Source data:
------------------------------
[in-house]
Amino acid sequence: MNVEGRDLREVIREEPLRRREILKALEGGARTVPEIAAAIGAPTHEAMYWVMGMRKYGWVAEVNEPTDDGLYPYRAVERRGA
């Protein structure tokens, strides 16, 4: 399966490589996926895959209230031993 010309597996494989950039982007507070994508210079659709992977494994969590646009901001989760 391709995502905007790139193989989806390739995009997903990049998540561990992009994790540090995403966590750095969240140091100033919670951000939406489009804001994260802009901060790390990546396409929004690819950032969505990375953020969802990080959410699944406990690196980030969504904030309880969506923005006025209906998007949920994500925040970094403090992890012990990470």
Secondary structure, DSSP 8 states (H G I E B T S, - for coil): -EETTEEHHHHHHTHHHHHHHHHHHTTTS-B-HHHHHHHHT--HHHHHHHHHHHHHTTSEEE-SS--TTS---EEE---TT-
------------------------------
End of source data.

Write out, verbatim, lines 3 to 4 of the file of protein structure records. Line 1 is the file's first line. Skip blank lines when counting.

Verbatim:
């Protein structure tokens, strides 16, 4: 399966490589996926895959209230031993 010309597996494989950039982007507070994508210079659709992977494994969590646009901001989760 391709995502905007790139193989989806390739995009997903990049998540561990992009994790540090995403966590750095969240140091100033919670951000939406489009804001994260802009901060790390990546396409929004690819950032969505990375953020969802990080959410699944406990690196980030969504904030309880969506923005006025209906998007949920994500925040970094403090992890012990990470």
Secondary structure, DSSP 8 states (H G I E B T S, - for coil): -EETTEEHHHHHHTHHHHHHHHHHHTTTS-B-HHHHHHHHT--HHHHHHHHHHHHHTTSEEE-SS--TTS---EEE---TT-